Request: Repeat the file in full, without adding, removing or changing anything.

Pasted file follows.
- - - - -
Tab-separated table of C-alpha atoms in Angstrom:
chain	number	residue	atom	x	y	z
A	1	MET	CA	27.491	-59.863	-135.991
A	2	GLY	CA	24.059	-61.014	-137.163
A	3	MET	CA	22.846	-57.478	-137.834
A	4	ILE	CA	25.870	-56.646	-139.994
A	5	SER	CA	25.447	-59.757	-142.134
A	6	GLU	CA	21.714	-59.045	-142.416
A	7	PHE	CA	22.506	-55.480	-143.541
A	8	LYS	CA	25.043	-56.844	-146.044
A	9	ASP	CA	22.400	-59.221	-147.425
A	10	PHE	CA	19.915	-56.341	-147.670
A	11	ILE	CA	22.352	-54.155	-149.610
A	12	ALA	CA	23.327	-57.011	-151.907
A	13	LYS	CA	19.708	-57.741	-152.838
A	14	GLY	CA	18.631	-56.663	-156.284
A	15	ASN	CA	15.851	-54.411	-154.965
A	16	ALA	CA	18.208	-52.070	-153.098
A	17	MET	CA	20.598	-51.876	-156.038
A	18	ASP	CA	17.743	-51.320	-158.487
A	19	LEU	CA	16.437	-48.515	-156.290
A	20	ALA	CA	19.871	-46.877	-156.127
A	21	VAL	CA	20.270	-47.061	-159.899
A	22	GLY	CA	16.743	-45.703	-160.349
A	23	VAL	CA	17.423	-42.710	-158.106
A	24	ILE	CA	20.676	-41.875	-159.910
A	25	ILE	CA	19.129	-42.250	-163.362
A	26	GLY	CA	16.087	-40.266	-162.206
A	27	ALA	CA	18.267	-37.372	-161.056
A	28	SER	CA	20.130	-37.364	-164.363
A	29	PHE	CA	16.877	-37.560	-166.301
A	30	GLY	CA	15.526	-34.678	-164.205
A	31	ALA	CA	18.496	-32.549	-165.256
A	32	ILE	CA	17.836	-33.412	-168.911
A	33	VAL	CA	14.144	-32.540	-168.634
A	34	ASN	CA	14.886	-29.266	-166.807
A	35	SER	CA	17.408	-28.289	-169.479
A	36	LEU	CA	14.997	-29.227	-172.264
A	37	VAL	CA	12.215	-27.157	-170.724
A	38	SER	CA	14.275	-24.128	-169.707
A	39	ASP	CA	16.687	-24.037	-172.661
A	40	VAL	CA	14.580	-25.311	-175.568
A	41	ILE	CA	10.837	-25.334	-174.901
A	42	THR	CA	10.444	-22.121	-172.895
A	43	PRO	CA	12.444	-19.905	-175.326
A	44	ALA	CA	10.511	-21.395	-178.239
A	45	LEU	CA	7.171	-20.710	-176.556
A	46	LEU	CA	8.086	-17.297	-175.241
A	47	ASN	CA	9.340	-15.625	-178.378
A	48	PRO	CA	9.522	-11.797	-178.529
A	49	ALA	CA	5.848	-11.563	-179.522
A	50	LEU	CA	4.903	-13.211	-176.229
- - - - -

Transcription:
Tab-separated table of C-alpha atoms in Angstrom:
chain	number	residue	atom	x	y	z
A	1	MET	CA	27.491	-59.863	-135.991
A	2	GLY	CA	24.059	-61.014	-137.163
A	3	MET	CA	22.846	-57.478	-137.834
A	4	ILE	CA	25.870	-56.646	-139.994
A	5	SER	CA	25.447	-59.757	-142.134
A	6	GLU	CA	21.714	-59.045	-142.416
A	7	PHE	CA	22.506	-55.480	-143.541
A	8	LYS	CA	25.043	-56.844	-146.044
A	9	ASP	CA	22.400	-59.221	-147.425
A	10	PHE	CA	19.915	-56.341	-147.670
A	11	ILE	CA	22.352	-54.155	-149.610
A	12	ALA	CA	23.327	-57.011	-151.907
A	13	LYS	CA	19.708	-57.741	-152.838
A	14	GLY	CA	18.631	-56.663	-156.284
A	15	ASN	CA	15.851	-54.411	-154.965
A	16	ALA	CA	18.208	-52.070	-153.098
A	17	MET	CA	20.598	-51.876	-156.038
A	18	ASP	CA	17.743	-51.320	-158.487
A	19	LEU	CA	16.437	-48.515	-156.290
A	20	ALA	CA	19.871	-46.877	-156.127
A	21	VAL	CA	20.270	-47.061	-159.899
A	22	GLY	CA	16.743	-45.703	-160.349
A	23	VAL	CA	17.423	-42.710	-158.106
A	24	ILE	CA	20.676	-41.875	-159.910
A	25	ILE	CA	19.129	-42.250	-163.362
A	26	GLY	CA	16.087	-40.266	-162.206
A	27	ALA	CA	18.267	-37.372	-161.056
A	28	SER	CA	20.130	-37.364	-164.363
A	29	PHE	CA	16.877	-37.560	-166.301
A	30	GLY	CA	15.526	-34.678	-164.205
A	31	ALA	CA	18.496	-32.549	-165.256
A	32	ILE	CA	17.836	-33.412	-168.911
A	33	VAL	CA	14.144	-32.540	-168.634
A	34	ASN	CA	14.886	-29.266	-166.807
A	35	SER	CA	17.408	-28.289	-169.479
A	36	LEU	CA	14.997	-29.227	-172.264
A	37	VAL	CA	12.215	-27.157	-170.724
A	38	SER	CA	14.275	-24.128	-169.707
A	39	ASP	CA	16.687	-24.037	-172.661
A	40	VAL	CA	14.580	-25.311	-175.568
A	41	ILE	CA	10.837	-25.334	-174.901
A	42	THR	CA	10.444	-22.121	-172.895
A	43	PRO	CA	12.444	-19.905	-175.326
A	44	ALA	CA	10.511	-21.395	-178.239
A	45	LEU	CA	7.171	-20.710	-176.556
A	46	LEU	CA	8.086	-17.297	-175.241
A	47	ASN	CA	9.340	-15.625	-178.378
A	48	PRO	CA	9.522	-11.797	-178.529
A	49	ALA	CA	5.848	-11.563	-179.522
A	50	LEU	CA	4.903	-13.211	-176.229